Friday, September 6, 2013


The Northern Midwest of my youth was often like living in a time capsule or living diorama of life a century out of date. Growing up under the care and tutelage of great grandparents born in the late 1800's no doubt added to the time warped towns, woods and country roads I was free to roam. Beyond things still being taught in Scouts and summer camps, volumes of seemingly ancient guidebooks and Victorian wisdom still in active memory was the tail end of an age where it was common to allow children to learn how to use tools safely by way of self injury. A world less fettered and free to act as both home and hands on learning lab. It really was great and while some of those skills are no longer terribly PC, they remain useful.

Even if you weren't blessed with that sort of environment there are numerous books like Wildwood Wisdom, first published in 1945, still on shelves and websites. One of my favorite books is a 1967 edition Scouting Fieldbook For Boys and Men that first served my uncle through his scouting years and then mine. My elders didn't call it "survival" by the way. It was simply, "camping". If you were merely surviving you were clearly doing several somethings wrong and shouldn't be out in the woods in the first place. I suppose that's what inspired me to write this post, the idea that there are many kinds of camping and not all of them rely on much gear or even any high tech gear and that doesn't have to mean you are "roughing it". In some ways, roughing it is a state of mind. So, a minor re-framing of "the great outdoors" and the addition of a handful of basic skills changes the experience of being out there quite a bit.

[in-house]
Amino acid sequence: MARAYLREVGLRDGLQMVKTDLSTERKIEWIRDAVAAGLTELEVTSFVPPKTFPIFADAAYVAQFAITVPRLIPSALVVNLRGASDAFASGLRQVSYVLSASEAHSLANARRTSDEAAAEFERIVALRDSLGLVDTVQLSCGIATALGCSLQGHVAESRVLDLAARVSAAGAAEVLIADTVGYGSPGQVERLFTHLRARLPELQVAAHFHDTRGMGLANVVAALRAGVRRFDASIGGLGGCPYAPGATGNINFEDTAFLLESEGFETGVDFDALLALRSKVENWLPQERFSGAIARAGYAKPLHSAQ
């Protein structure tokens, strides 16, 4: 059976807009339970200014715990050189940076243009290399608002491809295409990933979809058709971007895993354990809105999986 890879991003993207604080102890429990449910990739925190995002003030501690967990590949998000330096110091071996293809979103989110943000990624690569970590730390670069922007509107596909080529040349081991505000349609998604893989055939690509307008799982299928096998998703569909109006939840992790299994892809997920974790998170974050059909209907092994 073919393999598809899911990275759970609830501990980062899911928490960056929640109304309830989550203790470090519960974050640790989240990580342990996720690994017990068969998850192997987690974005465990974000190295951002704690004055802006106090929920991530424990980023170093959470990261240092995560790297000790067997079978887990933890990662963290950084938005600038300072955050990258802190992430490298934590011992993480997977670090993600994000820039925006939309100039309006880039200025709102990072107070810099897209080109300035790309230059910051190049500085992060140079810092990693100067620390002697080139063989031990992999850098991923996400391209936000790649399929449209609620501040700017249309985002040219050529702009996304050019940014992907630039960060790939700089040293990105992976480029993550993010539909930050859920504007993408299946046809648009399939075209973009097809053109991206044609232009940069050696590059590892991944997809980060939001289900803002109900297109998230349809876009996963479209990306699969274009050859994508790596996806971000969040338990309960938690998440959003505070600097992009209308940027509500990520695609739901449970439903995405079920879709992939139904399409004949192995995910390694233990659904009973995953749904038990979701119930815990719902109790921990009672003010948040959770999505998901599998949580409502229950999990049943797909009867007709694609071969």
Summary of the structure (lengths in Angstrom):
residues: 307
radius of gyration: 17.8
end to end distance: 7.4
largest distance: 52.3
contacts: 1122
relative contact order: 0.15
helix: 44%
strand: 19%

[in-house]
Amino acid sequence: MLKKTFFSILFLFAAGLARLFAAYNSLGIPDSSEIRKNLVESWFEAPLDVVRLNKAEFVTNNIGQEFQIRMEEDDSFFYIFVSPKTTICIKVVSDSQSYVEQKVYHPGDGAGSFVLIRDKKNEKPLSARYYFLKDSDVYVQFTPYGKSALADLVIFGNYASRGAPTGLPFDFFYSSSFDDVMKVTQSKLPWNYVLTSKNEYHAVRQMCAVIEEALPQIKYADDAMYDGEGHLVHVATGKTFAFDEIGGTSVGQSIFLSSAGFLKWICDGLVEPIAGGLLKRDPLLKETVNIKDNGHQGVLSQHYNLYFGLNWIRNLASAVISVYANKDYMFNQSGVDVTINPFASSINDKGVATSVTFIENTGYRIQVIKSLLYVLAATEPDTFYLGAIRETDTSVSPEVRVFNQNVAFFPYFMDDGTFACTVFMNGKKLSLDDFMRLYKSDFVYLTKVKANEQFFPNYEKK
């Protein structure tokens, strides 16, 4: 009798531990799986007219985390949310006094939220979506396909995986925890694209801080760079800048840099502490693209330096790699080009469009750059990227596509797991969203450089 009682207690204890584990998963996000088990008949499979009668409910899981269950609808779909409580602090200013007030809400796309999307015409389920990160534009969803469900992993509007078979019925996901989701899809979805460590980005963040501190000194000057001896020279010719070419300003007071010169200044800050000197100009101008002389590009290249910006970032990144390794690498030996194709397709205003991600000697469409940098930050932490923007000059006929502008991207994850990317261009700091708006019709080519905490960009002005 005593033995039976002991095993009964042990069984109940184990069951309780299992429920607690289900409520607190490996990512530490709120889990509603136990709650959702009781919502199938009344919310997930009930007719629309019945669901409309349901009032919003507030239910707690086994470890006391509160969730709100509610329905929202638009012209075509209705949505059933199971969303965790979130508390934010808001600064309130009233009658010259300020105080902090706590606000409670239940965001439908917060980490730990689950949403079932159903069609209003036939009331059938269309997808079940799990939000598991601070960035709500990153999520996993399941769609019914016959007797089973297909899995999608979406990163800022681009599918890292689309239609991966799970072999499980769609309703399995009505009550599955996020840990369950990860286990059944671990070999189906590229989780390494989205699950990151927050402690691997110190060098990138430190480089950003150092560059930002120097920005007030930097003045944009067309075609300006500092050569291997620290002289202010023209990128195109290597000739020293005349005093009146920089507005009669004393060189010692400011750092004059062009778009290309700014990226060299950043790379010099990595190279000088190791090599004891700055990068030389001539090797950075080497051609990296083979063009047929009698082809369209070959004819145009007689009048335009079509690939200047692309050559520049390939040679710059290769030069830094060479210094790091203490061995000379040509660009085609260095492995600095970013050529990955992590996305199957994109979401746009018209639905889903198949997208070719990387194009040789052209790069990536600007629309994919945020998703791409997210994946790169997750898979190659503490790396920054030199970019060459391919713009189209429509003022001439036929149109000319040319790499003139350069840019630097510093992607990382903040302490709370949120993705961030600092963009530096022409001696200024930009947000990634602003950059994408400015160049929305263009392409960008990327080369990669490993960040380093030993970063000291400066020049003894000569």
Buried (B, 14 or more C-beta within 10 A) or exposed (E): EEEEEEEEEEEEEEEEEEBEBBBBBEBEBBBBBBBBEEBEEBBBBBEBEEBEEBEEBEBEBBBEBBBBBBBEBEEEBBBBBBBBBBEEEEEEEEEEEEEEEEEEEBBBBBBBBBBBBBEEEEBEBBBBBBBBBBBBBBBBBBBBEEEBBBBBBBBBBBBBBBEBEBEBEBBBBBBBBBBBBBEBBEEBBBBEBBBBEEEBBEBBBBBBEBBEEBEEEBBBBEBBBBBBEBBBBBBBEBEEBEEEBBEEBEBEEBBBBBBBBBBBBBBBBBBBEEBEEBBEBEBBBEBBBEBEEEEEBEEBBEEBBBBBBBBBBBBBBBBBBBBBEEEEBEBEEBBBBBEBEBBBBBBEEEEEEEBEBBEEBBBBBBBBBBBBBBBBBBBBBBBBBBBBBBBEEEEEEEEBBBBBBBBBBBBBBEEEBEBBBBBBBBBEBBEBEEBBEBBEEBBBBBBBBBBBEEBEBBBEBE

I like "glamping" as much as the next person and having a big tent you can stand up in, a propane grill and cooler full of food is great when you aren't packing it in but the bulk of my camping has been with far less, often little more than an army blanket and a pocket knife. The big secret isn't that someone handed me a pocket knife at age five and said, "Try not to cut yourself." (I still have a scar on my thumb from that day), It was probably just being outside and getting used to it, out there, somewhere beyond the power outlets, pavement and climate control, just hanging out. Beyond a pocket knife and blanket, the radical improvements in comfort offered by an old sailboat mainsail, a coffee can and a metal spoon are exponential. A wine bottle makes a good water bottle once it's viniferous contents are gone. It can be amazing how far simple things go when you embrace how little humans "owned" in the past, how little we actually need and acquire a handful of skills.

I'm revisiting a book I haven't read in years but, like countless readers before me, have found lasting value within its pages. To paraphrase Thoreau, I support the idea that a [person] should be able to walk into the wilderness with nothing but the clothes on their back and feel like they left something behind. That idea holds meaning for me both in terms of being open to the idea that our natural surroundings are enough as well as the idea that we should be able to look after ourselves beyond mere survival. In essence, short of overcoming an injury, being lost in the wilderness can, and should, actually be fun.

1 comment:

  1. Count me in for the fun. I will bring a small fluffy truffle-snuffing pig to help us survive... er, I mean, to help us camp!